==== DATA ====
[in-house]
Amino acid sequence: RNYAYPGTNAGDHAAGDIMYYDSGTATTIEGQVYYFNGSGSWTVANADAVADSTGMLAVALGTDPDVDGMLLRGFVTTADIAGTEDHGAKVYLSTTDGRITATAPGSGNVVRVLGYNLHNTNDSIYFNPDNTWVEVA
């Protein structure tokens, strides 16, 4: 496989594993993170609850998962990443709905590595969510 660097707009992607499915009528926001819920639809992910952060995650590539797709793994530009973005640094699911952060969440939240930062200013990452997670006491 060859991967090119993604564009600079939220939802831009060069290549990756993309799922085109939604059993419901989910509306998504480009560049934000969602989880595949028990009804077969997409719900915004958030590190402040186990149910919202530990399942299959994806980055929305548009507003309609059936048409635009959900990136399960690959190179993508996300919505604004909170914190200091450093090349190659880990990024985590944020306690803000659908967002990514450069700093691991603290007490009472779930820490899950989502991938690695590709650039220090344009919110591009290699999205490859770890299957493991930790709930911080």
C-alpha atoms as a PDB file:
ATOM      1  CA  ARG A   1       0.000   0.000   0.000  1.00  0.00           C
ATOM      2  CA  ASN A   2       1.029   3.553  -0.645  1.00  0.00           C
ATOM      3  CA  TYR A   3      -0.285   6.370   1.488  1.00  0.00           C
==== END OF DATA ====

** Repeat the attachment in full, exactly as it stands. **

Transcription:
[in-house]
Amino acid sequence: RNYAYPGTNAGDHAAGDIMYYDSGTATTIEGQVYYFNGSGSWTVANADAVADSTGMLAVALGTDPDVDGMLLRGFVTTADIAGTEDHGAKVYLSTTDGRITATAPGSGNVVRVLGYNLHNTNDSIYFNPDNTWVEVA
């Protein structure tokens, strides 16, 4: 496989594993993170609850998962990443709905590595969510 660097707009992607499915009528926001819920639809992910952060995650590539797709793994530009973005640094699911952060969440939240930062200013990452997670006491 060859991967090119993604564009600079939220939802831009060069290549990756993309799922085109939604059993419901989910509306998504480009560049934000969602989880595949028990009804077969997409719900915004958030590190402040186990149910919202530990399942299959994806980055929305548009507003309609059936048409635009959900990136399960690959190179993508996300919505604004909170914190200091450093090349190659880990990024985590944020306690803000659908967002990514450069700093691991603290007490009472779930820490899950989502991938690695590709650039220090344009919110591009290699999205490859770890299957493991930790709930911080």
C-alpha atoms as a PDB file:
ATOM      1  CA  ARG A   1       0.000   0.000   0.000  1.00  0.00           C
ATOM      2  CA  ASN A   2       1.029   3.553  -0.645  1.00  0.00           C
ATOM      3  CA  TYR A   3      -0.285   6.370   1.488  1.00  0.00           C